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Tue Feb 13, 2018, 08:11 AM

"The Anglo-American heritage of law enforcement"

The Hoarse Whisperer @HoarseWisperer 6:54 AM - Feb 13, 2018

“The Anglo-American heritage of law enforcement” is a long way of saying “oppression of people of color by European whites”.




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Reply "The Anglo-American heritage of law enforcement" (Original post)
fleur-de-lisa Feb 13 OP
Amishman Feb 13 #1
TheyAreDeplorble Feb 13 #2
LanternWaste Feb 13 #3

Response to fleur-de-lisa (Original post)

Tue Feb 13, 2018, 08:47 AM

1. Not sure this is really racist

Reading the explanations on sheriff's and the US legal system's ties to British Common law, and it actually makes sense.

Maybe a poor choice of words because of how it can be misconstrued, but in this instance I think people are overreacting. Reading the proceeding and following parts of the speech, the context seems to support the explanation.

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Response to Amishman (Reply #1)

Tue Feb 13, 2018, 09:43 AM

2. Consider the fucking source. "Off script" ALWAYS reveals their true thoughts. And Occam's razor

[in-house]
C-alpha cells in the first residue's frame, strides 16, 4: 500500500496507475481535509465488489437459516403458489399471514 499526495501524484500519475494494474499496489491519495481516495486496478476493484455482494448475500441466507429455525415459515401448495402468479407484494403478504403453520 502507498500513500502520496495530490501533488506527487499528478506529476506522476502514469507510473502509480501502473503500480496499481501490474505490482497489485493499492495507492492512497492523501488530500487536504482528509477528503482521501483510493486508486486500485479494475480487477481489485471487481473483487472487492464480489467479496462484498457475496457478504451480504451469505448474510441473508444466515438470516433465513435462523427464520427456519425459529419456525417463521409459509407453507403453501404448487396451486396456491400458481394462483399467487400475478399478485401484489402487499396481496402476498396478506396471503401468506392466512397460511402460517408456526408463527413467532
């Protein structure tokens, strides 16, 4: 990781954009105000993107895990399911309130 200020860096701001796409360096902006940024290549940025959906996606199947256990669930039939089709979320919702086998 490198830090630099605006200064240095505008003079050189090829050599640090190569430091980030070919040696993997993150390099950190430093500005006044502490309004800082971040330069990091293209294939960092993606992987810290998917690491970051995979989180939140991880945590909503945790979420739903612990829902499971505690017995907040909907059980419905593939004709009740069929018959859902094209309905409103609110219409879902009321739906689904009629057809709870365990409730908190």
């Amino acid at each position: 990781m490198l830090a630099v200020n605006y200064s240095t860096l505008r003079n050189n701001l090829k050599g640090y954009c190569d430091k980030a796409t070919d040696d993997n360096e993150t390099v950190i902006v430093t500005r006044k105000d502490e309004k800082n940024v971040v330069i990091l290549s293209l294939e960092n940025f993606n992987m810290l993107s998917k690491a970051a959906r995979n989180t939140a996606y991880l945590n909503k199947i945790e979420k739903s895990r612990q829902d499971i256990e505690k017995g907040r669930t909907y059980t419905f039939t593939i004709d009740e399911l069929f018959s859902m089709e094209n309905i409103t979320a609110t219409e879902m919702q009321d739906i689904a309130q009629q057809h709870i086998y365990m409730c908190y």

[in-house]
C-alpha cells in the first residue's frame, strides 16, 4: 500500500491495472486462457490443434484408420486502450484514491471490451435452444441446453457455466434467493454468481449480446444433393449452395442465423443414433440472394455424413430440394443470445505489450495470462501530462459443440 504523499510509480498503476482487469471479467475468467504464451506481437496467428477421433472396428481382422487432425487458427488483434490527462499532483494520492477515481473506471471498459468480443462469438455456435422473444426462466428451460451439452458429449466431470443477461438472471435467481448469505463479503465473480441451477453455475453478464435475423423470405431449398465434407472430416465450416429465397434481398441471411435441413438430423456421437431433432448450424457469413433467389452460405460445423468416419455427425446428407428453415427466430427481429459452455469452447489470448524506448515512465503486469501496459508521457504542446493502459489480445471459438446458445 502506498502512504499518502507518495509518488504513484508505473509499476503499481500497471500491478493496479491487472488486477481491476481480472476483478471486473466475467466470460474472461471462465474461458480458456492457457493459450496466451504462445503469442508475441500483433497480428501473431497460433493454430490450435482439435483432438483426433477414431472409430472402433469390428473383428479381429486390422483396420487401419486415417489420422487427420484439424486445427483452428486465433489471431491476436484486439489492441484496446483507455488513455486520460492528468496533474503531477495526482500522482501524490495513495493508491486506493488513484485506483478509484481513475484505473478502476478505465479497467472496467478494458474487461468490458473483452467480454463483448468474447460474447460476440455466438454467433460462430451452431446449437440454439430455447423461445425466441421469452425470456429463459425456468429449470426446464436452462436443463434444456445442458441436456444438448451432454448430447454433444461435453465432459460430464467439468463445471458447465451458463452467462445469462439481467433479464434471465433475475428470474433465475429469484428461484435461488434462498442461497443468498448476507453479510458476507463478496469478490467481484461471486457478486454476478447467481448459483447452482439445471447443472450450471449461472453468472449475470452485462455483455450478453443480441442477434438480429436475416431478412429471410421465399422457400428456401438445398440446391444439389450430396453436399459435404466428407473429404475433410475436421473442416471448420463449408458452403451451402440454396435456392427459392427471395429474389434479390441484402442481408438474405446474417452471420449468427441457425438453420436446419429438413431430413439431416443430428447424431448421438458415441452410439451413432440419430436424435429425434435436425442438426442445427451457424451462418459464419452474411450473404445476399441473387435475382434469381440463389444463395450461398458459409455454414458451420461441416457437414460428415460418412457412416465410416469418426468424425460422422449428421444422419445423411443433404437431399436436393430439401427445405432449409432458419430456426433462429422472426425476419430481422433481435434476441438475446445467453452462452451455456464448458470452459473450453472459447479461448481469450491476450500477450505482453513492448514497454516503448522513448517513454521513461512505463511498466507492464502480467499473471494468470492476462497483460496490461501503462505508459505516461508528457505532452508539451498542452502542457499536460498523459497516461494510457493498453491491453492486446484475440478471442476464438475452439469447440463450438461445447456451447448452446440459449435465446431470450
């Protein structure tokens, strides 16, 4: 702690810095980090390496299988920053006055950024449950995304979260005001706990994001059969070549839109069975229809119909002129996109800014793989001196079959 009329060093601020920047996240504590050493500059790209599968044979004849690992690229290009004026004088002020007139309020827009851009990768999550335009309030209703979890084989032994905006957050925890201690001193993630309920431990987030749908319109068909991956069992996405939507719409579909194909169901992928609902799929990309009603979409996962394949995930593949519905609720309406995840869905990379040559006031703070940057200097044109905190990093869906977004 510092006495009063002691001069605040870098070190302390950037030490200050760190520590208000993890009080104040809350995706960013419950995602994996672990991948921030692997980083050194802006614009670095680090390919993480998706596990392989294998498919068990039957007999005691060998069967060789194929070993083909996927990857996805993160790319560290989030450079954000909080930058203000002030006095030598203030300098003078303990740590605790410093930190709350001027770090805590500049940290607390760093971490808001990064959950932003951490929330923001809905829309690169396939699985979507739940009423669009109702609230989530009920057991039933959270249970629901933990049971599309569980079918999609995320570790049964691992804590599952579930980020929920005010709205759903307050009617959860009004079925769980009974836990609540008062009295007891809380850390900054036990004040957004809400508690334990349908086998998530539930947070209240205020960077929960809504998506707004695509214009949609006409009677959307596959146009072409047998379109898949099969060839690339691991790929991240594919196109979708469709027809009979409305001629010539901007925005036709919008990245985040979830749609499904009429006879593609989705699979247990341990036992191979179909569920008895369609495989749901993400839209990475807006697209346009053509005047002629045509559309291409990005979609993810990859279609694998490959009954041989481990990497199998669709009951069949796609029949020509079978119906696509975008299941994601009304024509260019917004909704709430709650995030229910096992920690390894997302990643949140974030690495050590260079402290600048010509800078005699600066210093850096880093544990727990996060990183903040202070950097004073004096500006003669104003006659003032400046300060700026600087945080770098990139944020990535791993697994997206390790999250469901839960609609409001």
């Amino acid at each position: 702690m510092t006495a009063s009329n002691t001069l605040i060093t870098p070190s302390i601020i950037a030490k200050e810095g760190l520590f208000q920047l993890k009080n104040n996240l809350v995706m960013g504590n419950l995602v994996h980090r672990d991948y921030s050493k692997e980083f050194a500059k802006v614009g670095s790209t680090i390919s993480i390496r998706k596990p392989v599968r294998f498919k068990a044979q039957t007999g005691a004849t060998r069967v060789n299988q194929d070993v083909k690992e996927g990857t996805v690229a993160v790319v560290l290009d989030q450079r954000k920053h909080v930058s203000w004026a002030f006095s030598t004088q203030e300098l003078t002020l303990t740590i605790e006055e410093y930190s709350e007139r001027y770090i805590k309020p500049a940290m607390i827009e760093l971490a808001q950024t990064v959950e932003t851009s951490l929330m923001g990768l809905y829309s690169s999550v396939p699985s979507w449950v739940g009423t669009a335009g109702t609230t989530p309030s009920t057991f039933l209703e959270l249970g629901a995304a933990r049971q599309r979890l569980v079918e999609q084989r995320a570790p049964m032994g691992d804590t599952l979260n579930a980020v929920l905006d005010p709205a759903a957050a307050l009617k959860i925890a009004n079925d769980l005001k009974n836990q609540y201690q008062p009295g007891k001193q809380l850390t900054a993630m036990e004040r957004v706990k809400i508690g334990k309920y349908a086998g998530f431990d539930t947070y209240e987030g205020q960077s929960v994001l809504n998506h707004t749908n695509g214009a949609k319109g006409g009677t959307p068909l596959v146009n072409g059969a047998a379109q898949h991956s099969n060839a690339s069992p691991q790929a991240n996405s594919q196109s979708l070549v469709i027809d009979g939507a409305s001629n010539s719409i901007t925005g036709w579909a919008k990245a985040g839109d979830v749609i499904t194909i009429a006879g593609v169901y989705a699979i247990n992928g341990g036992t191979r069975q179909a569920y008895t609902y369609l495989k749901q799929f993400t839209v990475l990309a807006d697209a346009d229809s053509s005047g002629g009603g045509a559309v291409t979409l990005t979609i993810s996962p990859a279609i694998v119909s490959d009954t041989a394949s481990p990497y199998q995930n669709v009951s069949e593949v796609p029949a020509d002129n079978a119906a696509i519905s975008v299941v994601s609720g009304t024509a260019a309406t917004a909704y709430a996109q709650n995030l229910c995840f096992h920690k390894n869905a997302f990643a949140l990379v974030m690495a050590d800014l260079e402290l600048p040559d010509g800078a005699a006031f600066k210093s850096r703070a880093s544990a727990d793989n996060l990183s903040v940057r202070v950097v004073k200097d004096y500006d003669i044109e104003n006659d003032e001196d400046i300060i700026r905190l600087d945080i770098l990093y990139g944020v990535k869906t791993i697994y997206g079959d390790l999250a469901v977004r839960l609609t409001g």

clearly points to the simplest explanation - that being the inherent racism and bigotry of conservatives.

If it talks like a duck, etc., it's a fucking duck.

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Response to Amishman (Reply #1)

Tue Feb 13, 2018, 09:51 AM

3. The most effective dog whistles are sung to the tune of a semi-history

The most effective dog whistles are sung to the tune of a semi-history, a history that ends when it becomes too complex for a simple narrative.

The position of sheriff shares a common name with the English, but it (as well as the English reeve) is predicated on older magisterial potions (e.g. the Persian Empire had officials which shared in all but name only, the same responsibilities-- that of enforcing the crown's will on a local scale.

It's as though people are saying we share a common heritage derived from the invention of the wheel with the British. The wheel had been around much longer, and we have the wheel in common with much of the world, rather than limiting it to the country which first Anglicized the name to what we now refer to it as.

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